A Tale of Two Cities
The city of Hyderabad was always two cities, one city of the rich, and the other of the poor. Neither side knew how the other lived or trusted each other. There was the Nizam who was the richest man in the world and his sizeable family and ministers. There were the millions of destitute poor, unable to share in the riches of this Golconda.
Golconda is where the fabled mines, lost for posterity through the centuries, from where almost all the famous diamonds originated. These diamonds today are prized possessions of monarch and legendary figures around the world. The Heart of the Ocean in the Titanic film was from these fabled mines.
Hyderabad is an old city, similar to the Golconda fort that still survives. It has a rich and varied history, a strong and unique culture, so much promise that still remains to be realised. History does not so much repeat as it rhymes, which is good so the next coming of age might be a more inclusive one.
“The child in each of us knows paradise.
Paradise is home. Home as it was or home as it should have been.
Paradise is one’s own place, one’s own people, one’s own world, knowing and known, perhaps even loving and loved.
Yet every child Is cast from paradise - into growth and new community, into vast, ongoing change.”
— Octavia E. Butler
“Now it occurred to me that perhaps this was what happened when cities died. They didn’t die with a bang; they didn’t die only when they were abandoned. Perhaps they died like this: when everybody was suffering, when transport was so hard that working people gave up jobs they needed because they feared the suffering of the travel; when no one had clean water or air; and no one could go walking.”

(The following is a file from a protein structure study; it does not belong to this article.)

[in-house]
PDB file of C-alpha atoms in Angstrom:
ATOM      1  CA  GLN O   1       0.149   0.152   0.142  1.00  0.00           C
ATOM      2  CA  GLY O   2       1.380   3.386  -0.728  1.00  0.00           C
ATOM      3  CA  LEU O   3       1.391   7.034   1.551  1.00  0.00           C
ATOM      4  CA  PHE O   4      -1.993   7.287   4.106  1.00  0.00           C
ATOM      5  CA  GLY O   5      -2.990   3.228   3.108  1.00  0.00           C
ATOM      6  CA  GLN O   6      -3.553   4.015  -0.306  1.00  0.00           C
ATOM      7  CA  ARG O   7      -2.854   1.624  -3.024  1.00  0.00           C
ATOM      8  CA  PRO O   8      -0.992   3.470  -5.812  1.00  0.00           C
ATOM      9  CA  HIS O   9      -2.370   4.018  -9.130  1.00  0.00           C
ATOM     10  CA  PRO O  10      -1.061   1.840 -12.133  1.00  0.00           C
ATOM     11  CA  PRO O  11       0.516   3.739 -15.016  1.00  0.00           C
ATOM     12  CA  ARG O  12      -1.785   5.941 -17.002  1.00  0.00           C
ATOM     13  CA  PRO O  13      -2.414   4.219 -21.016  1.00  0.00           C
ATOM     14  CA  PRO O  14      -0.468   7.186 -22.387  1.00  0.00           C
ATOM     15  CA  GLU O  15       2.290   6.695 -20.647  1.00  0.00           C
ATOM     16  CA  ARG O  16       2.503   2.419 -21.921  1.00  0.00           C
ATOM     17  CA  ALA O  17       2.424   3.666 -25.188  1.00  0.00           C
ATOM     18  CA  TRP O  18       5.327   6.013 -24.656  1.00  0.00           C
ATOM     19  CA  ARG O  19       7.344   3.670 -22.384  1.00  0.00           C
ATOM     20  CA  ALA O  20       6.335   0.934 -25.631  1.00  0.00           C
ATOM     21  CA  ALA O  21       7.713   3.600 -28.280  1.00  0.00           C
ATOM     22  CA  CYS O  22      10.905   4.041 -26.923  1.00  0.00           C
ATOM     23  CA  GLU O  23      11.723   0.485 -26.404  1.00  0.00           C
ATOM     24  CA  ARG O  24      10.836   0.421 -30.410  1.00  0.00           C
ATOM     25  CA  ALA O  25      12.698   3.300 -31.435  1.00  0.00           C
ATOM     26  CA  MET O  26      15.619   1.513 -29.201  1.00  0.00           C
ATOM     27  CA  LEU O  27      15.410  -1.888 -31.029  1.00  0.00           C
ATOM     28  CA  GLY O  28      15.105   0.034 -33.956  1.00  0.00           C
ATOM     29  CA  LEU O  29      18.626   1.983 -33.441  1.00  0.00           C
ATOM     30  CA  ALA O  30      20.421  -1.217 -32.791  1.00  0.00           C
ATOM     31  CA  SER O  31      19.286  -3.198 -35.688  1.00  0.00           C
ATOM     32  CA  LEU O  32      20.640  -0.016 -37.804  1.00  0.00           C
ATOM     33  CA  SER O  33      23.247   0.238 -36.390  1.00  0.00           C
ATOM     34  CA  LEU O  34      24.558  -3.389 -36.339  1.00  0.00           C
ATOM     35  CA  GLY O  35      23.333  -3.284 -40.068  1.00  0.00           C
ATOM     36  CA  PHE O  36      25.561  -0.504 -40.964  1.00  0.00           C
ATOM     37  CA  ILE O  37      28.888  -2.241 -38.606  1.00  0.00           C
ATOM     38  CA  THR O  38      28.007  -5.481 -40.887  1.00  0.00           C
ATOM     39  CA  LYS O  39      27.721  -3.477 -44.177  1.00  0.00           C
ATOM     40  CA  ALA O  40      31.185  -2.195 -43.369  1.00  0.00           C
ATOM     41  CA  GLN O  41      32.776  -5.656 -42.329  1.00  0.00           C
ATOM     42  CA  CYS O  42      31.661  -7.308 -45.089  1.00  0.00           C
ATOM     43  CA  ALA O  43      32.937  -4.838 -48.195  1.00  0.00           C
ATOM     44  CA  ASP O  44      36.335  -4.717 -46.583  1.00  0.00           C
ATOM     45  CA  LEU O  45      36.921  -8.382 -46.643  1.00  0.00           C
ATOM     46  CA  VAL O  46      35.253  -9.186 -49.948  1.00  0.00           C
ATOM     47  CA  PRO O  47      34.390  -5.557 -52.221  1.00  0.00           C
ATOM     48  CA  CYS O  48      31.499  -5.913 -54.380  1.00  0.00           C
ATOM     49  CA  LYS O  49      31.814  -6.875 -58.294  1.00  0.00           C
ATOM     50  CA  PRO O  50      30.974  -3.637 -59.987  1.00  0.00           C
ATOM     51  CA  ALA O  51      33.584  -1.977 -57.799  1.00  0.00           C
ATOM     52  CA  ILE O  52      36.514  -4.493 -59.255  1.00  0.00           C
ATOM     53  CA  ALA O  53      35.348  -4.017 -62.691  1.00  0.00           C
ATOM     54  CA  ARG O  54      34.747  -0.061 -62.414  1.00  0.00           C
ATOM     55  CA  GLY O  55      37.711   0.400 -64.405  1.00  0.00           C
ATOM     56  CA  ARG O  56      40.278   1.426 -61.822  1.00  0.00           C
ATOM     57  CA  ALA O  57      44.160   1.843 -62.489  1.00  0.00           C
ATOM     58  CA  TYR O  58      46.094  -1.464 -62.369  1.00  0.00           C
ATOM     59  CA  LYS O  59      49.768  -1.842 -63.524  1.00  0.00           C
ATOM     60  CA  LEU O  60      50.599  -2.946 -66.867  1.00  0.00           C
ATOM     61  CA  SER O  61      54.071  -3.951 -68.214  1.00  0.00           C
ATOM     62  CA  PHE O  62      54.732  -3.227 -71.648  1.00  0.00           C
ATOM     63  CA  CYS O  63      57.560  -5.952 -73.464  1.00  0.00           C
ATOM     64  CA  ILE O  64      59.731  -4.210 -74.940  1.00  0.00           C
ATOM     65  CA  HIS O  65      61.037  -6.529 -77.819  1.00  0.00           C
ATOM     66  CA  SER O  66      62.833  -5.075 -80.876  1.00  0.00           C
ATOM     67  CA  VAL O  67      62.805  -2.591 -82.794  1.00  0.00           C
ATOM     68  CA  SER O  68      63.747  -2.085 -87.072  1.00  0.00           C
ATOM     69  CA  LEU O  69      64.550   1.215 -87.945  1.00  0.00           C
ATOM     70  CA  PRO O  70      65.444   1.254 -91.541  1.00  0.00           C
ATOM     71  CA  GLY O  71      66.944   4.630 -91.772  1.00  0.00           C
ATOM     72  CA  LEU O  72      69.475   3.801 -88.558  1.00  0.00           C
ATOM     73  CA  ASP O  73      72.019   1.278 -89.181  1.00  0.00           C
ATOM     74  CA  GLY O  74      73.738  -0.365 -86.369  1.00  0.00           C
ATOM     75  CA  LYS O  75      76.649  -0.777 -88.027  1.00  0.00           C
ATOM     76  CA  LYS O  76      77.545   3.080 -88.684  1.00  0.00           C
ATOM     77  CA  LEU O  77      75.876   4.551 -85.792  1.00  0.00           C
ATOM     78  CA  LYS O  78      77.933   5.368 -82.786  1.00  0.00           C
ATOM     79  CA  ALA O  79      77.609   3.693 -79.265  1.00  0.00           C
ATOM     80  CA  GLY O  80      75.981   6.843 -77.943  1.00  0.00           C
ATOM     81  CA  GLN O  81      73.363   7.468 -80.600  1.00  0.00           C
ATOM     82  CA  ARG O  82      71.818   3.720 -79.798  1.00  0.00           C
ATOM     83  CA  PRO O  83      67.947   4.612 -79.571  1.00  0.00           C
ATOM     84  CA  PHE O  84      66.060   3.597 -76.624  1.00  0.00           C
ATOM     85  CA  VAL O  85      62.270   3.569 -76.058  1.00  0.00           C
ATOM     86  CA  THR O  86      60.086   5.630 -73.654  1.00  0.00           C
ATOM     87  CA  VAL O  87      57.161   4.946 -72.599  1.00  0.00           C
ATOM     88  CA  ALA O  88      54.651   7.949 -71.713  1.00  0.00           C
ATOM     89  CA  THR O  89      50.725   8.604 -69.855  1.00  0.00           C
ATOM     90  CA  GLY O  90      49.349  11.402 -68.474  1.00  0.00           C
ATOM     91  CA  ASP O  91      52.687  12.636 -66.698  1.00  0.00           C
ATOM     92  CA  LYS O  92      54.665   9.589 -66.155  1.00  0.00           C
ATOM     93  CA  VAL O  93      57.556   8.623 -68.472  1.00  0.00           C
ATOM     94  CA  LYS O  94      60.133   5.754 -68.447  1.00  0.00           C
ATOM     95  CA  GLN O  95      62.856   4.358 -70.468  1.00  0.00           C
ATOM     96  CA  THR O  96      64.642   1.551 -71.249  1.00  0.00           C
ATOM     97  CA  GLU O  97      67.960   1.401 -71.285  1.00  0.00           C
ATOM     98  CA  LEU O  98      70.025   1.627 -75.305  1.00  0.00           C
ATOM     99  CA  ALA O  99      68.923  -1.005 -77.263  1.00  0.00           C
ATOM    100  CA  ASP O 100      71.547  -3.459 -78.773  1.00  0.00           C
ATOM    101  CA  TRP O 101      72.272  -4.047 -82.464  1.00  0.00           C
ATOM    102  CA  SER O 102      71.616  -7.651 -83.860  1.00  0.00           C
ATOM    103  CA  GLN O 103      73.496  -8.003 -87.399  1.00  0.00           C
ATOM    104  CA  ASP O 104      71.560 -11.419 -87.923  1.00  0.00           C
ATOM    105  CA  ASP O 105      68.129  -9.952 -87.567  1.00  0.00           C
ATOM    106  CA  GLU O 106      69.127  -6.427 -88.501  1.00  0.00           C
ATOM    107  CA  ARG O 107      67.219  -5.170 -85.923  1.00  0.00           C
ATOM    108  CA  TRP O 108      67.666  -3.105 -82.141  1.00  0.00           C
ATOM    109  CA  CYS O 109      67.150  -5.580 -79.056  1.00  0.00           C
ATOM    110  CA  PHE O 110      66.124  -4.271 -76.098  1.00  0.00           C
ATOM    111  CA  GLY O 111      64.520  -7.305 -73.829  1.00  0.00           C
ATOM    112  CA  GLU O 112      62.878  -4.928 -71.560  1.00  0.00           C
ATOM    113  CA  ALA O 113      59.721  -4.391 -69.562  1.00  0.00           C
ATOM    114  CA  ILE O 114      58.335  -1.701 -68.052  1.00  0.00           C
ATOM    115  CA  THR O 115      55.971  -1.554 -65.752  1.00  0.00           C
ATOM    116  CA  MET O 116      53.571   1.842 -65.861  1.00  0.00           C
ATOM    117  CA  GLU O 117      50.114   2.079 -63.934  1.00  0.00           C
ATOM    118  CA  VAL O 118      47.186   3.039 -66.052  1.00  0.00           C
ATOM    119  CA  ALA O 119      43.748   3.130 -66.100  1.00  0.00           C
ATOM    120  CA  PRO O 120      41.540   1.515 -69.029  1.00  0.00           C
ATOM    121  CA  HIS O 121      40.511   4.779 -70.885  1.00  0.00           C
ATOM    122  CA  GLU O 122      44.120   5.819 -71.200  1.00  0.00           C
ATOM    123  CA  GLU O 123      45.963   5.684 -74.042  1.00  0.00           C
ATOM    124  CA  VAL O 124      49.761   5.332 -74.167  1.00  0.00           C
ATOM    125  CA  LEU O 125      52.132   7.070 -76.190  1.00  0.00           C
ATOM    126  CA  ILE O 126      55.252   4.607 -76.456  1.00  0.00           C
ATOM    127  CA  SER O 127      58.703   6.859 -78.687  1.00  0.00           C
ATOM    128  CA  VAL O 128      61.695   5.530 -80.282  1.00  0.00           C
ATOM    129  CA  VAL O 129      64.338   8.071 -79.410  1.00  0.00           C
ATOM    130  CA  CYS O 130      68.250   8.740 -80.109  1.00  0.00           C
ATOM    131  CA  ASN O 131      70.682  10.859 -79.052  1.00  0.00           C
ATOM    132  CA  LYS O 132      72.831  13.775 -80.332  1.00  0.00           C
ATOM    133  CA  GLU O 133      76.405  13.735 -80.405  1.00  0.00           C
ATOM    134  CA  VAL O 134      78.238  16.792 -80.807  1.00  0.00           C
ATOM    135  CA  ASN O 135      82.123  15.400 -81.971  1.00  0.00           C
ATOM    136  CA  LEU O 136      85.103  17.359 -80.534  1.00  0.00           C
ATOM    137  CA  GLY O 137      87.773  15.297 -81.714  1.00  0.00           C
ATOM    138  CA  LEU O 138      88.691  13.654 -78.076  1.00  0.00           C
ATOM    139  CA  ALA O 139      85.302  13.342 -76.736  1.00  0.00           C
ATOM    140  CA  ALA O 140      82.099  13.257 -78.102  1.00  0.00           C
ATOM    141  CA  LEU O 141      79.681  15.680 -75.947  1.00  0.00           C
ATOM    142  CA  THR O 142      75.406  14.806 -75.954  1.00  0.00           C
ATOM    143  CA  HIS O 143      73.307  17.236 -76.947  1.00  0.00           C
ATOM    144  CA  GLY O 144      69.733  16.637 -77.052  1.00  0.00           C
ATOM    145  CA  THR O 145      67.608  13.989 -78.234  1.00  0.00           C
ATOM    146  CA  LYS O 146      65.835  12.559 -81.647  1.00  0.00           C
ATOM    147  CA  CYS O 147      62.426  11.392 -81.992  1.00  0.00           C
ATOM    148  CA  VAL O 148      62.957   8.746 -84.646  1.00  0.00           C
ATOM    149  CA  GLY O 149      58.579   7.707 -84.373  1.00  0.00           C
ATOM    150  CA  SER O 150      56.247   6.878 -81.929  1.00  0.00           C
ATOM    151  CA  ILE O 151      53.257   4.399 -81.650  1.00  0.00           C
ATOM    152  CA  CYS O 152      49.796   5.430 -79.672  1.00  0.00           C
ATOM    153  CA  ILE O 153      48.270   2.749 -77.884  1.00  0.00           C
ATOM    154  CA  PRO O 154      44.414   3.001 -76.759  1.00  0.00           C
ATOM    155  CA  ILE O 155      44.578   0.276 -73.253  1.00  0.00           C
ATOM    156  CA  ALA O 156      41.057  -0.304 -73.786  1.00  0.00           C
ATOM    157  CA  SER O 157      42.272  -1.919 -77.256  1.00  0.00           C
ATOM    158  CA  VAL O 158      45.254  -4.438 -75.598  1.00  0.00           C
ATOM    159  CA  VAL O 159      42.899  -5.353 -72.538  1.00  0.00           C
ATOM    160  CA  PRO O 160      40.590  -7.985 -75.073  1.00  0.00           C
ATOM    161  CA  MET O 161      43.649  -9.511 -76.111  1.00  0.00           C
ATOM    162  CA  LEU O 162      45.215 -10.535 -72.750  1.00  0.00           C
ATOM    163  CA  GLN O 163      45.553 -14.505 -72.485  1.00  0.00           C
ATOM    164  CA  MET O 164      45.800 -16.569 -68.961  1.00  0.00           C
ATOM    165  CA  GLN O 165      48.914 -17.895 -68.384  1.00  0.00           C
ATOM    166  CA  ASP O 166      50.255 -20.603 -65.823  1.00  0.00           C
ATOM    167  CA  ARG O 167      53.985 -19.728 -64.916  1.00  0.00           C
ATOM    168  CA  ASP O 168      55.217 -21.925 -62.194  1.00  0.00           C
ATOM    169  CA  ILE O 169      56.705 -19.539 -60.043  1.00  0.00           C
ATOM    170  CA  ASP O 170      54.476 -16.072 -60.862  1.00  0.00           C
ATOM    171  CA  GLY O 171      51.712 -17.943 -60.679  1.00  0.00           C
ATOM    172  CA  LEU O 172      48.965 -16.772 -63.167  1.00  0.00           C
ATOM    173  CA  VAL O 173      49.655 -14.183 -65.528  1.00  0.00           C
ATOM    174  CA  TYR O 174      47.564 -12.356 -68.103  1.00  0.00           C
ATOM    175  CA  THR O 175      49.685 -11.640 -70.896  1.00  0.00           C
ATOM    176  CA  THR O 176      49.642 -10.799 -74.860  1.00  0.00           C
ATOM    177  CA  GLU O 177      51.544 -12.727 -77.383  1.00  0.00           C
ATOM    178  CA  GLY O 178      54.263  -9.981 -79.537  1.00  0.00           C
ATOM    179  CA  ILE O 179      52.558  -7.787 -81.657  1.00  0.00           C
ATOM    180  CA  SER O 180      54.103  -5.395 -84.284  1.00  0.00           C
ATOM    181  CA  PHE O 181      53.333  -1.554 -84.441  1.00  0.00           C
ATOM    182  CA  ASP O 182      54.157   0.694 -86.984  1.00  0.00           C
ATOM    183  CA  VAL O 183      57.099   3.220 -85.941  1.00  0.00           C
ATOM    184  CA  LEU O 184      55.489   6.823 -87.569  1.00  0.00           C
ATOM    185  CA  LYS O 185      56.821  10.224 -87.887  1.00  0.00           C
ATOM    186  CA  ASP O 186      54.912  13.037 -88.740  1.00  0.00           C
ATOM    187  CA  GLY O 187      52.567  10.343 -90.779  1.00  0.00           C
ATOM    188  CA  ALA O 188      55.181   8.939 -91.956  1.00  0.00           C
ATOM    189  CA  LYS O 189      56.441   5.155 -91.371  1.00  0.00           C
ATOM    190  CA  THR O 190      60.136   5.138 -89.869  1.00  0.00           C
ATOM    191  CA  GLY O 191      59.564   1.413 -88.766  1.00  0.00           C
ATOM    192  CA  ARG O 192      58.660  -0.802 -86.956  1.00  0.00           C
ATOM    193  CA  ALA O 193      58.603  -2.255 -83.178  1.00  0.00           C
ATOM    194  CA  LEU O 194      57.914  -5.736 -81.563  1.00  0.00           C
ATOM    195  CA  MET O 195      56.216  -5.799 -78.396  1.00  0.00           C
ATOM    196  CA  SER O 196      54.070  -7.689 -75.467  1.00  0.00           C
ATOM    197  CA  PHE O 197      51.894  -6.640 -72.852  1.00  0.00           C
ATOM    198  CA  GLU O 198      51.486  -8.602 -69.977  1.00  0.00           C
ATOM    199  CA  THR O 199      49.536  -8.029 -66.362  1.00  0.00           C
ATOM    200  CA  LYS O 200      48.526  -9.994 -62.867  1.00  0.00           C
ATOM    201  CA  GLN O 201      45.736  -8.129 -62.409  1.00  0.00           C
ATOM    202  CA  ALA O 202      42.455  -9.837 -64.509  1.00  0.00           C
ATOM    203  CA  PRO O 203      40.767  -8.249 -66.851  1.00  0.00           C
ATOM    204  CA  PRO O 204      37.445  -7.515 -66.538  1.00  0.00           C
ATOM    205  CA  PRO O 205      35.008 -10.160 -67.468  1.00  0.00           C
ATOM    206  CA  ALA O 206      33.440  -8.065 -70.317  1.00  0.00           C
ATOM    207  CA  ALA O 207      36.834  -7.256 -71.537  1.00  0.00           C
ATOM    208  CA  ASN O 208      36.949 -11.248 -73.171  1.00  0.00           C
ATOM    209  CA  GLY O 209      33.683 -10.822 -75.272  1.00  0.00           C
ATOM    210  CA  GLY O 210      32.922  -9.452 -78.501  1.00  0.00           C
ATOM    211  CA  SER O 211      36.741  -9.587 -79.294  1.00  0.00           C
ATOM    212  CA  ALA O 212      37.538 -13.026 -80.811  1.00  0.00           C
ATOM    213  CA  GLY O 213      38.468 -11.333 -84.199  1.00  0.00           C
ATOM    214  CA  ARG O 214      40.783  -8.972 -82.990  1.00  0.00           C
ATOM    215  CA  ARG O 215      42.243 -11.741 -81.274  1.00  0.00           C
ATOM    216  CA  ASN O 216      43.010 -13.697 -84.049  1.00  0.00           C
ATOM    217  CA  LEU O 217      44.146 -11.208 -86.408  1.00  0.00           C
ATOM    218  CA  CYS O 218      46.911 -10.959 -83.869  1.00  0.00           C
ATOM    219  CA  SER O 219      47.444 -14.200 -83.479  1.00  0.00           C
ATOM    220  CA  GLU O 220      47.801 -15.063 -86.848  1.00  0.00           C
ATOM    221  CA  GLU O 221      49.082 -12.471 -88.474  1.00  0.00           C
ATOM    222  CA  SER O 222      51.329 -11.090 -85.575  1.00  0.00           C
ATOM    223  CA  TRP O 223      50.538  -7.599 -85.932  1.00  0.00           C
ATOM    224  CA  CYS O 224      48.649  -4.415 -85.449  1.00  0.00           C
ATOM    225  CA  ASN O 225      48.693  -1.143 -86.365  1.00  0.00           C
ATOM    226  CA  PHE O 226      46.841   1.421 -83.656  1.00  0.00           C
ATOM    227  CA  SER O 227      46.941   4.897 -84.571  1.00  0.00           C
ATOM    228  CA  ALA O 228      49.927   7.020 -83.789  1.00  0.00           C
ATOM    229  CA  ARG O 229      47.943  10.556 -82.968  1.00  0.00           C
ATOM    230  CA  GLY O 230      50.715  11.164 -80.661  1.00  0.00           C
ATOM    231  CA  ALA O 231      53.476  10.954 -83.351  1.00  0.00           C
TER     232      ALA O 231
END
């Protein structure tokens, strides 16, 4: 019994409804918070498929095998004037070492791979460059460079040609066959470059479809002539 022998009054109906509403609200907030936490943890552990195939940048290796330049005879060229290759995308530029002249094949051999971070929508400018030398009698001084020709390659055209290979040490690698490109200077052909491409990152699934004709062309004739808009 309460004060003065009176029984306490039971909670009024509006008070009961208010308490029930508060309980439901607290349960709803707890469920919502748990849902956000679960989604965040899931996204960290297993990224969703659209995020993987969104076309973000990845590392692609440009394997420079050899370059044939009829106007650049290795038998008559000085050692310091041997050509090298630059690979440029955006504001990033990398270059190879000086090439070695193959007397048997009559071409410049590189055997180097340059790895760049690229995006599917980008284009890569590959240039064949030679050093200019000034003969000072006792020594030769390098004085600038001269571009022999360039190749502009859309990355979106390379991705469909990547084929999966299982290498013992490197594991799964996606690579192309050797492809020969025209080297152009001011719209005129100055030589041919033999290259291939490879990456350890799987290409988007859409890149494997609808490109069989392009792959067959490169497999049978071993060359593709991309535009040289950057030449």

— V.S. Naipaul
“When the astonished gods behold it as they fly by in their aerial chariots, they always speculate upon it at length, saying ‘This must be a natural abode of Siva; for such beauty is never seen in an artificial construction’; even the artisan who created it was (himself) suddenly amazed, and said: ‘I cannot bring myself to endeavor to create such a thing again; how is it that I made this?’”
— Baroda Copper Plate Inscription of Karkaraja II
“If we look at the path, we do not see the sky. We are earth people on a spiritual journey to the stars Our quest, our earth walk is to look within, to know who we are, to see that we are connected to all things, that there is no separation, only in the mind.”
— Native American Saying
“Kochi, formerly called Cochin, is a former European settlement with a large Christian population and a seafaring heritage. It is a town of enormous charm that reminds some visitors of the Caribbean more than India.”
— Gary Weiss